|Publication number||US5633816 A|
|Application number||US 08/523,002|
|Publication date||May 27, 1997|
|Filing date||Sep 1, 1995|
|Priority date||Sep 1, 1995|
|Also published as||DE19635110A1, DE19635110C2|
|Publication number||08523002, 523002, US 5633816 A, US 5633816A, US-A-5633816, US5633816 A, US5633816A|
|Inventors||William C. Wallace|
|Original Assignee||National Semiconductor Corporation|
|Export Citation||BiBTeX, EndNote, RefMan|
|Patent Citations (7), Non-Patent Citations (2), Referenced by (5), Classifications (9), Legal Events (5)|
|External Links: USPTO, USPTO Assignment, Espacenet|
The present invention relates to random number generators and, in particular, to a random number generator which includes wait control circuitry that enhances the randomness of data read therefrom.
Random number generators are well-known in the art. One conventional random number generator 100, illustrated in block form in FIG. 1, employs a linear feedback shift register (LFSR) circuit 101. Referring to FIG. 1, it can be seen that the LFSR circuit 101 illustrated therein holds sixteen bits, denoted (from least significant to most significant) as b1 through b16. In response to transitions of a periodic clock signal SYSCLK provided at a clock input of the LFSR circuit 101, the bits held in the LFSR are shifted right. During the shift right, a "feedback" bit (designated in FIG. 1 as bf) replaces the most significant bit (b16) and the least significant bit (b1) is discarded. When a random number is needed (e.g., by a processor), the bits then in the LFSR circuit 101 are read, via a sixteen bit local bus 104, as the random number.
As is well-known in the art, the random property of the bit values in the LFSR circuit 101 is due to tap circuitry 102 used to generate the feedback bit bf. That is, particular ones of the bits held in the LFSR circuit 101 are provided to, and are combined by, combinatorial logic circuitry 106 (e.g., XOR circuitry) to determine the value of the feedback bit bf. In the example of FIG. 1, bits b15 and b3 are combined to determine the value of the feedback bit bf. Also, although not shown in FIG. 1, the combinatorial logic circuitry may also combine the unstable outputs of ring oscillators in order to further randomize the random number sequence.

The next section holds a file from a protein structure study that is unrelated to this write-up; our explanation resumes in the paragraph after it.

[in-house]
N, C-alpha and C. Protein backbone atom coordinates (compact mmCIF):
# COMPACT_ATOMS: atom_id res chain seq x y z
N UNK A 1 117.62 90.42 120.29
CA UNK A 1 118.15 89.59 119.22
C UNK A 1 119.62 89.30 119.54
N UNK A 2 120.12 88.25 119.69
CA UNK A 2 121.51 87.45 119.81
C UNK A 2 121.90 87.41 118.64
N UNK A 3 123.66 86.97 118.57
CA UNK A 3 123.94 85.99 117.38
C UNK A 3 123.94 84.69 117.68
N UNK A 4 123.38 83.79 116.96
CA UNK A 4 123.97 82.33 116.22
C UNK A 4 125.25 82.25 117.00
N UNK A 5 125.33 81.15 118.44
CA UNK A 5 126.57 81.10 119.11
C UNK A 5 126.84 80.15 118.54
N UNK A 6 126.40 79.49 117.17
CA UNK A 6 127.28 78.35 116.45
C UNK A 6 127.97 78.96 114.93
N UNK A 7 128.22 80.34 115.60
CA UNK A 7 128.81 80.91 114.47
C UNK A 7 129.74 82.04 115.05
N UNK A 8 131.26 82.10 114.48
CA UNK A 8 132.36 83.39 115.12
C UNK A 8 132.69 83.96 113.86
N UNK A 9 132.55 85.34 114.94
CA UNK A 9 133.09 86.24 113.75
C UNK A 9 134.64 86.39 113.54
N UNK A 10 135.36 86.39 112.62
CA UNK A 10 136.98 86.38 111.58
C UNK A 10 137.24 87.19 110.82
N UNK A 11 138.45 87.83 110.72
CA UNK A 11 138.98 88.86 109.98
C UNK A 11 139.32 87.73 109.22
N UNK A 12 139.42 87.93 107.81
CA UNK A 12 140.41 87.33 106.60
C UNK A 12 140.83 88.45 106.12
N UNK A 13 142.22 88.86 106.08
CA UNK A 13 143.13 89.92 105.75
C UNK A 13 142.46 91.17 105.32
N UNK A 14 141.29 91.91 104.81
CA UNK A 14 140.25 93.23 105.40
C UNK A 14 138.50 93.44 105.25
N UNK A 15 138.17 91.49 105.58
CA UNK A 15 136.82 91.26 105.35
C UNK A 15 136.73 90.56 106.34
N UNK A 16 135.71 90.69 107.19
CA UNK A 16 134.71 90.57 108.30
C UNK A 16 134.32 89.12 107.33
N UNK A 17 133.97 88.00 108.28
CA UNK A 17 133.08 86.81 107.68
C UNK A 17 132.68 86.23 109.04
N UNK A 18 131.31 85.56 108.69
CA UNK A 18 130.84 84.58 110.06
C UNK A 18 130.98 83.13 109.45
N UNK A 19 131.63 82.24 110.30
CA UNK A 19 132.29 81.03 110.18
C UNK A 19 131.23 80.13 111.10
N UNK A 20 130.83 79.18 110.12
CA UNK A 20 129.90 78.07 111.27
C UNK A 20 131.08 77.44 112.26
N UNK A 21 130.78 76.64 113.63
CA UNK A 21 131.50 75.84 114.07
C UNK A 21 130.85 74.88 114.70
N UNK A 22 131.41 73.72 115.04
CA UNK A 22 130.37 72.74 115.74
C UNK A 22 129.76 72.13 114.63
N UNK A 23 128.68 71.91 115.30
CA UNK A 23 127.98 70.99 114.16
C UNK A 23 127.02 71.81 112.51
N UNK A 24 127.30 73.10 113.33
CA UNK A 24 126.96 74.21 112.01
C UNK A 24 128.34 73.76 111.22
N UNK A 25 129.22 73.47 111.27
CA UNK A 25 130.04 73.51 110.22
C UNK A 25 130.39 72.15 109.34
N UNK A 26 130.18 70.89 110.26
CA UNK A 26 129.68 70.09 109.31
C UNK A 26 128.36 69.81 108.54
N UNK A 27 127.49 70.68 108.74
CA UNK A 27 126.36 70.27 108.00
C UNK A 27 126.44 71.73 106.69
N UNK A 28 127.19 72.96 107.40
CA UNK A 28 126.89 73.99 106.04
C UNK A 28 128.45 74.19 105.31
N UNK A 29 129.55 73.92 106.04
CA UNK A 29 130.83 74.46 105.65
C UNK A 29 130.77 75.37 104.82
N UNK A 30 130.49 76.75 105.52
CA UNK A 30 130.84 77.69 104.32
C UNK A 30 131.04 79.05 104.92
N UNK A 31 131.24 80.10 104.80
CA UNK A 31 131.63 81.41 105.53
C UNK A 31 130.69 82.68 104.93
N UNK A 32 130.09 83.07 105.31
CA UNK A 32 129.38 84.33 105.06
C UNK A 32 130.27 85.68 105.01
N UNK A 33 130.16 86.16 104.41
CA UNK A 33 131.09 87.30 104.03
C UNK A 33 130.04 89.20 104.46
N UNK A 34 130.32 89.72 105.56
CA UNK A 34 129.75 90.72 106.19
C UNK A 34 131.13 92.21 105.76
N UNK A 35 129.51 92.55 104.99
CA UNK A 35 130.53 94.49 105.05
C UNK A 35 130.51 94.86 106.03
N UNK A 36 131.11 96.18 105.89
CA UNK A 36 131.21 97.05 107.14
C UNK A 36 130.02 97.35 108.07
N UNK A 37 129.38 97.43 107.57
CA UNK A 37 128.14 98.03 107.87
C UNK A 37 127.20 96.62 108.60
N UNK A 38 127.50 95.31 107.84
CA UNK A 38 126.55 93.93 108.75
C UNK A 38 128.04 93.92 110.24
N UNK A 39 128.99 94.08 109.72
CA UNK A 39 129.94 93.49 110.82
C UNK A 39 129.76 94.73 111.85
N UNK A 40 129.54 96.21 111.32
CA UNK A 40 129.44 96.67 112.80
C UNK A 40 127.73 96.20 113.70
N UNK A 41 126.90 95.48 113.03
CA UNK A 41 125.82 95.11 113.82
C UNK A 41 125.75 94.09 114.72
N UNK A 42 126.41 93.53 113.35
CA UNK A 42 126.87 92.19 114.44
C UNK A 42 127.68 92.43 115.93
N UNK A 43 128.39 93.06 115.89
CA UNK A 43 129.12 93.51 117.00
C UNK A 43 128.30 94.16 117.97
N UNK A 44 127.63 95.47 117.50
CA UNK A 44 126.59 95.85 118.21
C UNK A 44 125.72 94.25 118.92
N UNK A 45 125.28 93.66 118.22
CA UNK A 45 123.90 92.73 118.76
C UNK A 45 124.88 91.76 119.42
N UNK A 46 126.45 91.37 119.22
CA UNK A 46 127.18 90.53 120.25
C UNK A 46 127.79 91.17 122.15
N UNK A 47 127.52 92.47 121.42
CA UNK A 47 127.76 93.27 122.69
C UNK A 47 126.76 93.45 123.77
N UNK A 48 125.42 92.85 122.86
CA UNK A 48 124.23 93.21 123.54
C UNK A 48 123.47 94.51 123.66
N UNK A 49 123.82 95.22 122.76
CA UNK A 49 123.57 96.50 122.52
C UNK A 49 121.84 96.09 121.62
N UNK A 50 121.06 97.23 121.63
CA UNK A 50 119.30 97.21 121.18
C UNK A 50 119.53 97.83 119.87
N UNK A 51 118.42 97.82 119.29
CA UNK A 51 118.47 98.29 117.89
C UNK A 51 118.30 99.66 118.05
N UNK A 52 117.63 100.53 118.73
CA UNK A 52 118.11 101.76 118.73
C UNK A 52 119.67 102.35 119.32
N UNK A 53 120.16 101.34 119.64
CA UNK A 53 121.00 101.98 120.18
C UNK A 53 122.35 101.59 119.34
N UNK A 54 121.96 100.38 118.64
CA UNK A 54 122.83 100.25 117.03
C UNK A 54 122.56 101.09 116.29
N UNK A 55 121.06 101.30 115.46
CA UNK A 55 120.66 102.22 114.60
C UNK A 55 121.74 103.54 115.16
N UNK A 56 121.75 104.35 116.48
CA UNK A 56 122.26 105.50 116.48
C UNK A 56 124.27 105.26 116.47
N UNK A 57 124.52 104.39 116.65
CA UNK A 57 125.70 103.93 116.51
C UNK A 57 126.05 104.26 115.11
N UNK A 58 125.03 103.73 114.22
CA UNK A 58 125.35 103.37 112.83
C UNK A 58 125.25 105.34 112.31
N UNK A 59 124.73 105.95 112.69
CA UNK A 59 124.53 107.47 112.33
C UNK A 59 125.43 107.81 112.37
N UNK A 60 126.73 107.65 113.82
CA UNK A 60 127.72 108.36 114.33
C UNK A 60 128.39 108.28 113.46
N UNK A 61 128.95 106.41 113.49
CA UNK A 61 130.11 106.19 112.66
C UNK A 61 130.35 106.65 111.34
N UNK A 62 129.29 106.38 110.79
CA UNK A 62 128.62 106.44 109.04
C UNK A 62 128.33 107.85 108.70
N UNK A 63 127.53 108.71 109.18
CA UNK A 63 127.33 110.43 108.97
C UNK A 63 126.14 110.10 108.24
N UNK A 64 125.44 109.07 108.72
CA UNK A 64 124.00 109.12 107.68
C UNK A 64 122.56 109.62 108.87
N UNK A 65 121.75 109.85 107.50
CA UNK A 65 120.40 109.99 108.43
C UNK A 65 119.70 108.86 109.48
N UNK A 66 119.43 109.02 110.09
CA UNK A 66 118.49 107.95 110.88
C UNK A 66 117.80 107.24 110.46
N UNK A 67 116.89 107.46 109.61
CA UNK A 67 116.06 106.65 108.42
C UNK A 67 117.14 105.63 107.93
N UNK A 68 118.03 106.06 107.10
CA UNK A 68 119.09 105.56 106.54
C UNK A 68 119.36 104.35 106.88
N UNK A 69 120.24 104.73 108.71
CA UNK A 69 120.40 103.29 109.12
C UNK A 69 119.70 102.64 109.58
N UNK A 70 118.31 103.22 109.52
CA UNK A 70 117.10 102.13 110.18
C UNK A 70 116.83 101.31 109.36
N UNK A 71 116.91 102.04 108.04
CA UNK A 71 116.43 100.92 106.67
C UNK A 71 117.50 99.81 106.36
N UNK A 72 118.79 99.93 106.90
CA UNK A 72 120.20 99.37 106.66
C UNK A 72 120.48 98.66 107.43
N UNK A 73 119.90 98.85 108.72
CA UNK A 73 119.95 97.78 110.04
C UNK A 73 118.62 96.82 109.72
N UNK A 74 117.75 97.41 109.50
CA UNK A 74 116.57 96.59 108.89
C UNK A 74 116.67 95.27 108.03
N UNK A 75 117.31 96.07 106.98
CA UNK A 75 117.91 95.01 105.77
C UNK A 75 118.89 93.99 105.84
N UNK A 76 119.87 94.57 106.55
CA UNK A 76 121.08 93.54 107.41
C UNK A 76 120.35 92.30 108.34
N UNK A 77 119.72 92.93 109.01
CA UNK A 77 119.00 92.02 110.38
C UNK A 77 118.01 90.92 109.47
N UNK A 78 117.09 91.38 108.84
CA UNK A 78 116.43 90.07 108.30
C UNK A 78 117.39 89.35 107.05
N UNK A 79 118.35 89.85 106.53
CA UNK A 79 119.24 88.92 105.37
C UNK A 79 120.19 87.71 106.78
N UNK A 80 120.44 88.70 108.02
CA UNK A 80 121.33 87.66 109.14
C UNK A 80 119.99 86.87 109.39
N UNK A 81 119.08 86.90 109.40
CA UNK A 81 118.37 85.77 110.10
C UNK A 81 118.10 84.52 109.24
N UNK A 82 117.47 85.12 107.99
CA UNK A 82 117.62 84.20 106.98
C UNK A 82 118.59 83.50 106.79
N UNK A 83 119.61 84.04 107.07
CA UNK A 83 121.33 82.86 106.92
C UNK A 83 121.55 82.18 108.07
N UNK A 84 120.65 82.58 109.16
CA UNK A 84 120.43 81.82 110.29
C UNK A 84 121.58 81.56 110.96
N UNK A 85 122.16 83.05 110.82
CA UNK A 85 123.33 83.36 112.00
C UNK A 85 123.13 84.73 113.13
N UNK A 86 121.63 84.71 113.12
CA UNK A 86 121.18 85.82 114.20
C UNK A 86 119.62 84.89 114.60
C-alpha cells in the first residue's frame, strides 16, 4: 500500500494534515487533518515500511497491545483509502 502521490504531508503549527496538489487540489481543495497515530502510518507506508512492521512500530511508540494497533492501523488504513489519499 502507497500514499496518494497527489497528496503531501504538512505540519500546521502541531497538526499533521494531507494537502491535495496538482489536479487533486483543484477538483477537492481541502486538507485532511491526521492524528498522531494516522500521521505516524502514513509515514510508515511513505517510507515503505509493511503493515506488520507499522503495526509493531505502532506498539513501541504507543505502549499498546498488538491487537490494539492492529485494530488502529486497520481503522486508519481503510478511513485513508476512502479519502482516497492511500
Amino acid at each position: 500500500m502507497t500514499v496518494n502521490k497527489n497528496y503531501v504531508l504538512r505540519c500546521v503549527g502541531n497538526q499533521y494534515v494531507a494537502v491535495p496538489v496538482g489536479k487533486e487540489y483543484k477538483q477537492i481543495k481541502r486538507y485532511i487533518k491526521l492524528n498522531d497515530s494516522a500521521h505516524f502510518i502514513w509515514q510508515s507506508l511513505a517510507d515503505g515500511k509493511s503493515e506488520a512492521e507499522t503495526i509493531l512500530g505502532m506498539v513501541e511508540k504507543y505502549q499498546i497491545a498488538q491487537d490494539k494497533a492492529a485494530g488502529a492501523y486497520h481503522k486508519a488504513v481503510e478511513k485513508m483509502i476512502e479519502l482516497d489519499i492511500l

However, a problem with the conventional random number generator 100 of FIG. 1 is that a sequence of numbers read from the LFSR 101 will not be sufficiently random unless enough SYSCLK periods have passed between each read from the LFSR circuit 101.
The present invention is a random number generator circuit for generating a sequence of random numbers. A linear feedback shift register includes shift register circuitry that holds a plurality of shift register bits. The shift register circuitry shifts the shift register bits responsive to a periodic system clock signal, shifting out one of the shift register bits while shifting in a feedback bit whose value is provided at a feedback input of the shift register. Tap circuitry generates the feedback bit by logically combining selected ones of the shift register bits. Sampling circuitry provides at least a portion of the shift register bits as one of the sequence of random numbers.
Interface circuitry provides a random number from the shift register, to a processor via a processor bus, in response to a processor request signal being asserted. Significantly, the interface circuitry includes wait control circuitry that receives the asserted processor request signal and that inserts wait states onto the processor bus if the asserted processor request signal occurs less than a minimum number of periods of the system clock signal from a previous asserted processor request signal. Preferably, the "minimum number of periods" is determined from a register which is programmable by the processor. Thus, the randomness of the sequence produced by the linear feedback shift register is enhanced in those situations where the processor requests random numbers close together in time.
A better understanding of the features and advantages of the invention will be obtained by reference to the following detailed description and accompanying drawings which set forth an illustrative embodiment in which the principles of the invention are utilized.
FIG. 1 is a block diagram illustrating a conventional random number generator circuit.
FIG. 2 is a random number generator in accordance with an embodiment of the present embodiment.
FIG. 3 is a block diagram illustrating the bus interface circuit of FIG. 2.
FIG. 4 is a state diagram which illustrates the operation of the wait control circuitry of FIG. 3.
Referring now to FIG. 2, a random number generator circuit 100 (e.g., the conventional random number generator circuit illustrated in FIG. 1) generates random numbers responsive to transitions of a periodic system dock signal SYSCLK. A bus interface circuit 202 provides an interface between a processor bus 204 and the local bus 104 of a random number generator circuit 100 to provide random numbers to a processor 206 upon request by the processor 206.
Signal lines between the bus interface circuit 202 and the processor bus 204 are described in the following table: